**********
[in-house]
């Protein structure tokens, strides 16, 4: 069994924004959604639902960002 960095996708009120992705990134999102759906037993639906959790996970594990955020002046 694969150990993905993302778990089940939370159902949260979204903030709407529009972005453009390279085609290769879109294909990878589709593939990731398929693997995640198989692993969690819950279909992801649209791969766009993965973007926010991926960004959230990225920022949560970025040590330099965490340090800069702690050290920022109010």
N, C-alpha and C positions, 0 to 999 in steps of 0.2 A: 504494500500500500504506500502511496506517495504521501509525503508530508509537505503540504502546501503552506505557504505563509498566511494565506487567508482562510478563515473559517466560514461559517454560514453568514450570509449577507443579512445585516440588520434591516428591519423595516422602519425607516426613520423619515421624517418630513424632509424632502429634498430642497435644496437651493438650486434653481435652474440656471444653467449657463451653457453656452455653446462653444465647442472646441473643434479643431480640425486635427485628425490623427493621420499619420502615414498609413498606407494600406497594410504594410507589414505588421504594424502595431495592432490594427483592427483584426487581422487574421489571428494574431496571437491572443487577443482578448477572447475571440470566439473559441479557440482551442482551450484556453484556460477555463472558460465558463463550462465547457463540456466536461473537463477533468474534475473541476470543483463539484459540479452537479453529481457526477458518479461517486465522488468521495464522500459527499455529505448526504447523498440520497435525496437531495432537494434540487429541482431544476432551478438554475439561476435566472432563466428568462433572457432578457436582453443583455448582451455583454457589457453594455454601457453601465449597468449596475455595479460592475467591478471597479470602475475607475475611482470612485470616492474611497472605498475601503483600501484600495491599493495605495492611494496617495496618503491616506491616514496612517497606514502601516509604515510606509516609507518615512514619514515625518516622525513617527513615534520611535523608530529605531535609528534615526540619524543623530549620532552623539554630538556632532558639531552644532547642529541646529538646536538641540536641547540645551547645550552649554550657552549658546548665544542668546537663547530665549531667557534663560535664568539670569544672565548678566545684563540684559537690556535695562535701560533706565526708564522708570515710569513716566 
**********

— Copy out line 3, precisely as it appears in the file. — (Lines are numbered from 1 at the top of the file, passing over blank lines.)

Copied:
N, C-alpha and C positions, 0 to 999 in steps of 0.2 A: 504494500500500500504506500502511496506517495504521501509525503508530508509537505503540504502546501503552506505557504505563509498566511494565506487567508482562510478563515473559517466560514461559517454560514453568514450570509449577507443579512445585516440588520434591516428591519423595516422602519425607516426613520423619515421624517418630513424632509424632502429634498430642497435644496437651493438650486434653481435652474440656471444653467449657463451653457453656452455653446462653444465647442472646441473643434479643431480640425486635427485628425490623427493621420499619420502615414498609413498606407494600406497594410504594410507589414505588421504594424502595431495592432490594427483592427483584426487581422487574421489571428494574431496571437491572443487577443482578448477572447475571440470566439473559441479557440482551442482551450484556453484556460477555463472558460465558463463550462465547457463540456466536461473537463477533468474534475473541476470543483463539484459540479452537479453529481457526477458518479461517486465522488468521495464522500459527499455529505448526504447523498440520497435525496437531495432537494434540487429541482431544476432551478438554475439561476435566472432563466428568462433572457432578457436582453443583455448582451455583454457589457453594455454601457453601465449597468449596475455595479460592475467591478471597479470602475475607475475611482470612485470616492474611497472605498475601503483600501484600495491599493495605495492611494496617495496618503491616506491616514496612517497606514502601516509604515510606509516609507518615512514619514515625518516622525513617527513615534520611535523608530529605531535609528534615526540619524543623530549620532552623539554630538556632532558639531552644532547642529541646529538646536538641540536641547540645551547645550552649554550657552549658546548665544542668546537663547530665549531667557534663560535664568539670569544672565548678566545684563540684559537690556535695562535701560533706565526708564522708570515710569513716566 